Halacha Date: 8 Shevat 5779 January 14 2019
In the previous Halacha we have discussed that any grain, such as wheat, which is eaten raw requires the “Boreh Peri Ha’adama” blessing. For this reason, the blessing for puffed wheat is “Boreh Peri Ha’adama.” Only if the grains were cooked together until they stick together or if they were baked does the blessing become “Boreh Minei Mezonot.” Thus, the blessing for farina, oatmeal, cakes, and cookies is Mezonot. Nevertheless, regarding other vegetables or legumes, even if they were cooked, their blessing still remains “Boreh Peri Ha’adama.” Thus, the proper blessing for a cooked dish of chick peas, lentils, or string beans is “Boreh Peri Ha’adama.”
Based on this, it would seem that the proper blessing for rice would be “Boreh Peri Ha’adama” since rice is not a type of grain. Nevertheless, the Baraita in Masechet Berachot (37a) teaches us that rice has the same law as the five grains, i.e. if one eats it raw, one recites the “Boreh Peri Ha’adama” blessing and if it is eaten cooked, one recites the Mezonot blessing. The Rosh writes that the reason our Sages equated rice to the other grains with regards to the blessing is because rice is filling and satisfying. On the other hand, rice is different than the five grains in that when one recites the Mezonot blessing on grain items, the after-blessing will be “Al Ha’Michya”; however, the after-blessing for rice is “Boreh Nefashot Rabbot.”
The reason for this is because the five types of grain are included in the Seven Species that the Land of Israel was praised with, since the Land of Israel was praised with wheat and barley; spelt is a species of wheat and oat and rye are species of barley. Thus, all five grains are included in the Seven Species that Israel was praised with. However, rice is not one of the Seven Species; thus, its after-blessing is “Boreh Nefashot Rabbot” similar to other vegetables and legumes.
We shall now discuss the law regarding rice cakes. Since the rice in these cakes is noticeable and it is clear that it has only been puffed and not cooked, Maran Rabbeinu Ovadia Yosef zt”l rules that the proper blessing for such rice cakes is “Boreh Peri Ha’adama,” for eating rice cakes is similar to eating uncooked rice for which the Baraita states one recites the Ha’adama blessing.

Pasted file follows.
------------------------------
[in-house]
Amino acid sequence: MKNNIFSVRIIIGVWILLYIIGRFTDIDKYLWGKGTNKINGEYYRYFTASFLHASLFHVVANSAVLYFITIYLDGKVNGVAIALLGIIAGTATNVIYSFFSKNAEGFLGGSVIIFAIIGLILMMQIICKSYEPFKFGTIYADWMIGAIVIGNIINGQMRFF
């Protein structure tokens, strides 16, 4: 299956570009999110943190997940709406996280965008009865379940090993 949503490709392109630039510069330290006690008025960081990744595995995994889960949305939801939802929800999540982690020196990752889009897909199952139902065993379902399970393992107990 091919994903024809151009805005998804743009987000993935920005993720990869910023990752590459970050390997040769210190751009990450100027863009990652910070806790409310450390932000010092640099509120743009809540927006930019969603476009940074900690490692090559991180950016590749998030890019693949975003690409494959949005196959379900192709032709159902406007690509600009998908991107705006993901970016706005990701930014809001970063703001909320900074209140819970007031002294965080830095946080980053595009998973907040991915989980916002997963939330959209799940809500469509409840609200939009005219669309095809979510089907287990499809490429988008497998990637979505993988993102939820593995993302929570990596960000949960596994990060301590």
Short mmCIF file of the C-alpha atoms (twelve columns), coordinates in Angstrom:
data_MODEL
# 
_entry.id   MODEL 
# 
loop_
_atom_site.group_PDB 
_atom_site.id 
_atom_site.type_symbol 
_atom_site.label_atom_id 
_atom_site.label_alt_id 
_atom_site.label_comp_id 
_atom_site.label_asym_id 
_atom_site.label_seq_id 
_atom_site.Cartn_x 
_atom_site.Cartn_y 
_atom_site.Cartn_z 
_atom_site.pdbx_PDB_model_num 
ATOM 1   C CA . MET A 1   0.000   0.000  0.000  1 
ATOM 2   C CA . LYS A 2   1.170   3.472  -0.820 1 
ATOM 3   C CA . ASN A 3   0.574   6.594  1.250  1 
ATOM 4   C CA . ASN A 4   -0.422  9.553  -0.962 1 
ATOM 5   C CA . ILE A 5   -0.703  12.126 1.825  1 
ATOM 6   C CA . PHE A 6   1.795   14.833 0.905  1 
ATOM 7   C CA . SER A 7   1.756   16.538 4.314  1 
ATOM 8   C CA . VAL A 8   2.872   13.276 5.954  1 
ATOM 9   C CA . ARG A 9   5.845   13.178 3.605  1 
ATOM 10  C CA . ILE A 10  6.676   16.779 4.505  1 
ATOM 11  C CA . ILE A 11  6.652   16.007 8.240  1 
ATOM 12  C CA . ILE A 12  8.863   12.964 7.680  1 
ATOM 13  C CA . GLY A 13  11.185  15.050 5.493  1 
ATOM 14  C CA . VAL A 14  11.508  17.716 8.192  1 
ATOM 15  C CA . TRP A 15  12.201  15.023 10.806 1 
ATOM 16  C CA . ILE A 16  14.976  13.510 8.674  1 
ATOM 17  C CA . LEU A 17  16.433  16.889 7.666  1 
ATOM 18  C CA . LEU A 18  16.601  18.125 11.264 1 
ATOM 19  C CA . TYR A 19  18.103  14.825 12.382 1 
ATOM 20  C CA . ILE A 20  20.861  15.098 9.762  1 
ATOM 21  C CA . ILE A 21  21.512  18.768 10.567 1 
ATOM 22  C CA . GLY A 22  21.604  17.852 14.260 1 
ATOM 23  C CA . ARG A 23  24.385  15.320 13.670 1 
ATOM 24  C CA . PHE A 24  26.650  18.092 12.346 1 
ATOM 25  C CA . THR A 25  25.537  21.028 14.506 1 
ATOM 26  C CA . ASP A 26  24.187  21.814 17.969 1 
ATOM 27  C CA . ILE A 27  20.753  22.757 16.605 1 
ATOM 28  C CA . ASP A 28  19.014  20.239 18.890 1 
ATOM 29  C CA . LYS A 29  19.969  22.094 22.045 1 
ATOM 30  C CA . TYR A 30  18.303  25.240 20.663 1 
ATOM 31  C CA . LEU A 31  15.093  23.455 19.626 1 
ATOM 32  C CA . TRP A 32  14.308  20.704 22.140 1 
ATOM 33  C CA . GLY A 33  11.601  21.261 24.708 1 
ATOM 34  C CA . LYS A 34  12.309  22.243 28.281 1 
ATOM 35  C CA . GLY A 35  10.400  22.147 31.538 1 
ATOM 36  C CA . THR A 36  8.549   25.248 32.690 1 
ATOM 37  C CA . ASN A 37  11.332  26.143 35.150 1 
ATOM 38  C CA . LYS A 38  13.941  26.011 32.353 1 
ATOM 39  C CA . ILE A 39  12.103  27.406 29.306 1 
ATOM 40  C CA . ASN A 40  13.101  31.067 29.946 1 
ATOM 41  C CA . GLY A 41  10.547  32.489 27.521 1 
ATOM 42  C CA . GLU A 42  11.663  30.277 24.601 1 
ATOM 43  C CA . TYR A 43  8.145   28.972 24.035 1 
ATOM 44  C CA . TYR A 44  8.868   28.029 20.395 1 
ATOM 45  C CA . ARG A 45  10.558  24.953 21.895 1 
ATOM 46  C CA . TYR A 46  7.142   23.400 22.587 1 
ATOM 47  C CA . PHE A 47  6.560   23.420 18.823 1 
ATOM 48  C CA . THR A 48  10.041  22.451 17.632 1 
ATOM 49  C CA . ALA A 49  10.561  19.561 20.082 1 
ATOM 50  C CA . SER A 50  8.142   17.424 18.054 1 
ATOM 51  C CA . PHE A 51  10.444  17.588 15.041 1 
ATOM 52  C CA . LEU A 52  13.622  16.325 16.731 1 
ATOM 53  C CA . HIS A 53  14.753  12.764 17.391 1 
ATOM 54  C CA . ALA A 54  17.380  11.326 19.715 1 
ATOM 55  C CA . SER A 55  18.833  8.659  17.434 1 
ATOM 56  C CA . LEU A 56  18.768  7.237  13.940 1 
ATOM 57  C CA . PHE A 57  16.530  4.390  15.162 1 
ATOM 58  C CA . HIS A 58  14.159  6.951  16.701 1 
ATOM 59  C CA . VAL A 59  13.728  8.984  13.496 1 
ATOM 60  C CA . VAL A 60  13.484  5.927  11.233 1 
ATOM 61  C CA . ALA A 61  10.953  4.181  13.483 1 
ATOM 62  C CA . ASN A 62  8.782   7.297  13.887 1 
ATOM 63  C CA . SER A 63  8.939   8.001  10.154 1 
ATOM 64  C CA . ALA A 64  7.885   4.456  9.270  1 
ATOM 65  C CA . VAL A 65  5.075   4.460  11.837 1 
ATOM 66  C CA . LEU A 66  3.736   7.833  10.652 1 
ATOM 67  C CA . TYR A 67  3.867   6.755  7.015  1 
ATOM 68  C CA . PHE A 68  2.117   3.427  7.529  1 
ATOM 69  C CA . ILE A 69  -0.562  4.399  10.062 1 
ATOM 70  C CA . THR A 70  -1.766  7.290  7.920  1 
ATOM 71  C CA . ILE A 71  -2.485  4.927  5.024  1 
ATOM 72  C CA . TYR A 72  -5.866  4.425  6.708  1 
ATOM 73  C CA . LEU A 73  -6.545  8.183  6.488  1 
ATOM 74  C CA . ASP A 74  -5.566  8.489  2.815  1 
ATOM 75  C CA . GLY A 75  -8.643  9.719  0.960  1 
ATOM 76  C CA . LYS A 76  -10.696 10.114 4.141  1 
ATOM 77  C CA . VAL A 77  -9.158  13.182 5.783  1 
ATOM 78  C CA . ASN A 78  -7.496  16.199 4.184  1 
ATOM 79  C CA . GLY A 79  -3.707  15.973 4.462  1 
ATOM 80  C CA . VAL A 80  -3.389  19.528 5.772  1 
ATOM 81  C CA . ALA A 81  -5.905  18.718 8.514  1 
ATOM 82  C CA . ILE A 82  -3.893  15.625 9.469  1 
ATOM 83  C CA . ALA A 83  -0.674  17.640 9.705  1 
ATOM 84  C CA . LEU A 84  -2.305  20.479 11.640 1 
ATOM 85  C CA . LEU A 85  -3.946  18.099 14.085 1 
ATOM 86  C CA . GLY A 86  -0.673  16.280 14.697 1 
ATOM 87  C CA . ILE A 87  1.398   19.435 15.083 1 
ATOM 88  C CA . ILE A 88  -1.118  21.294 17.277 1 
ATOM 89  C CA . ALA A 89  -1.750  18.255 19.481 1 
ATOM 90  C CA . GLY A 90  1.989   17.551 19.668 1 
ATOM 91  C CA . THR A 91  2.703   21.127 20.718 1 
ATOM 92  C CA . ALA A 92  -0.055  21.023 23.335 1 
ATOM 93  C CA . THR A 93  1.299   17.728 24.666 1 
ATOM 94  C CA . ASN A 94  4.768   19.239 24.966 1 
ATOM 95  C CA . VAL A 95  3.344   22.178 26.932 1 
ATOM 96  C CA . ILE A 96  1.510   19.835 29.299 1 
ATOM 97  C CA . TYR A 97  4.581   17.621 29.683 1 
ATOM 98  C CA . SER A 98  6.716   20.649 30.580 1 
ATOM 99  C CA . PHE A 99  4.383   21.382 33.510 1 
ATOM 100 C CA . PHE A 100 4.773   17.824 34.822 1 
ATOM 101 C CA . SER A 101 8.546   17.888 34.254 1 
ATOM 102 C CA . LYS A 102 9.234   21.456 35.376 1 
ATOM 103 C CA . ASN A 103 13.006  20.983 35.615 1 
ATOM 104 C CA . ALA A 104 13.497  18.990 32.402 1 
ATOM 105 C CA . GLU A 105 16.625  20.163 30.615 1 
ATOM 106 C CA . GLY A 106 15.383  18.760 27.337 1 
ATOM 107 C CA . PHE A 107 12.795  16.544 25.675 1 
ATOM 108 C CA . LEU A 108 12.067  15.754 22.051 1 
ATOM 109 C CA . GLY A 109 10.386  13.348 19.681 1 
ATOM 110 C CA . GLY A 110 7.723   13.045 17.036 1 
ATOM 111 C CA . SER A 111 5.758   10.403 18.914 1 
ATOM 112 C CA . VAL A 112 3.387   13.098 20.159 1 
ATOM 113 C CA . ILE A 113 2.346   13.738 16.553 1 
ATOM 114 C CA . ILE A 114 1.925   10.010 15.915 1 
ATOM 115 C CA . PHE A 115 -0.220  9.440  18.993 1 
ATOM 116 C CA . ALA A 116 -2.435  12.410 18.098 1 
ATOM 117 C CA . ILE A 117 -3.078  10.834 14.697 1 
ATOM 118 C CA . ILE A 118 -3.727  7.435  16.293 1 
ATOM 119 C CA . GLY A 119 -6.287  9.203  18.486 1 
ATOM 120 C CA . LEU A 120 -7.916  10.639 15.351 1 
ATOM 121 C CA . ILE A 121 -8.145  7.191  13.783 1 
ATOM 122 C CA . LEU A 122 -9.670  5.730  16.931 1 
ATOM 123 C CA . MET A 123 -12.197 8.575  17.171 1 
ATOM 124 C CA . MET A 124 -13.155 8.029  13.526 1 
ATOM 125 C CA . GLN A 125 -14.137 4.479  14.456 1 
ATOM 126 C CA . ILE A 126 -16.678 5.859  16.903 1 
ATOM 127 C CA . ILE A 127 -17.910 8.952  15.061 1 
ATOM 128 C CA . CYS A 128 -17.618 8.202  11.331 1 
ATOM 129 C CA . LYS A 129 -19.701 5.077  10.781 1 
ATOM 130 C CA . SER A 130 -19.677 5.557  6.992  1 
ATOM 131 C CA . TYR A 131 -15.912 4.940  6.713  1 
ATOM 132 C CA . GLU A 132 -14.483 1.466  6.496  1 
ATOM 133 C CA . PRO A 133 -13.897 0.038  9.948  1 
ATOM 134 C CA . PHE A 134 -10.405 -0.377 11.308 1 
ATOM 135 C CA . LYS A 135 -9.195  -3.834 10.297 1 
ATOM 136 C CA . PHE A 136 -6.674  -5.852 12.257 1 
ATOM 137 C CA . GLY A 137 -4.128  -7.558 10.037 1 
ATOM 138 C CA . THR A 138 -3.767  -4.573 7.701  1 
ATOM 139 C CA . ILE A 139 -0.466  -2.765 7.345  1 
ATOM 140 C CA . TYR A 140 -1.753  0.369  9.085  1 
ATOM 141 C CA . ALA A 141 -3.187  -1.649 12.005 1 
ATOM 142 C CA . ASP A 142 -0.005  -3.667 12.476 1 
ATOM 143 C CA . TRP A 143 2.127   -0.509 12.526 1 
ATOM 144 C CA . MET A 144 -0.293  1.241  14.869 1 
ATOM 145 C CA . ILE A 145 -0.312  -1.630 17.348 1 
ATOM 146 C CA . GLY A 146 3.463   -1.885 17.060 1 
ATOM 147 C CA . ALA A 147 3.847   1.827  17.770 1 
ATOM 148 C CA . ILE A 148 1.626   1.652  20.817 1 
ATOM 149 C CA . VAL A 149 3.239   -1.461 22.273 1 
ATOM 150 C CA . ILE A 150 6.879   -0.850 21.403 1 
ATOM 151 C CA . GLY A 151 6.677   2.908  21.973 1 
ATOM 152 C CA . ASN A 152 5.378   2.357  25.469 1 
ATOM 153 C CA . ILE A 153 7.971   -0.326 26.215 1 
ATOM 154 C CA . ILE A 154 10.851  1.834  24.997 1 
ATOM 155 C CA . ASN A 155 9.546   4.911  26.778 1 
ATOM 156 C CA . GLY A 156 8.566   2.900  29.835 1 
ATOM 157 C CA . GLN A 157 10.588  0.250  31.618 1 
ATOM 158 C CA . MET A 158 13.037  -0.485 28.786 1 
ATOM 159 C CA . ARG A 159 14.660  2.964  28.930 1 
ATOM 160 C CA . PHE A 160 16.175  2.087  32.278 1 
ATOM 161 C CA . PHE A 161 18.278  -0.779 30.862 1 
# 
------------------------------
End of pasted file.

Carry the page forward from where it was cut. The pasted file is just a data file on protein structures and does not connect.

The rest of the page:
Nevertheless, regarding puffed rice cereal (“Rice Crispies”), Hagaon Harav Moshe Feinstein zt”l writes that since before the rice crispies are toasted and puffed they are first cooked in water at which point their blessing becomes “Boreh Minei Mezonot,” even after the rice grains are toasted and brought back to a form which looks as though they are uncooked, the blessing nevertheless does not revert back to “Boreh Peri Ha’adama.” Thus, the blessing on such rice crispies is “Boreh Minei Mezonot.” Similarly, any cakes or cookies made out of these puffed rice grains (“Rice Crispies Treats” and the like) require the Mezonot blessing like one who eats cooked rice. (It has come to our attention that there are companies that produce puffed rice cereal that is not cooked at all and the blessing on this product will then be “Boreh Peri Ha’adama”; one must therefore make the appropriate inquiries into this matter.)
Summary: The proper blessing for rice is “Boreh Minei Mezonot.” If one eats a Kezayit (twenty-seven grams) of rice, one must recite the “Boreh Nefashot” after-blessing. The same law applies to one who eats puffed rice cereal (“Rice Crispies”) since the grains of rice are cooked before they are toasted and the proper blessing is Mezonot. However, the blessing for rice cakes is “Boreh Peri Ha’adama” since the rice is uncooked, similar to the law regarding one who eats any other legumes.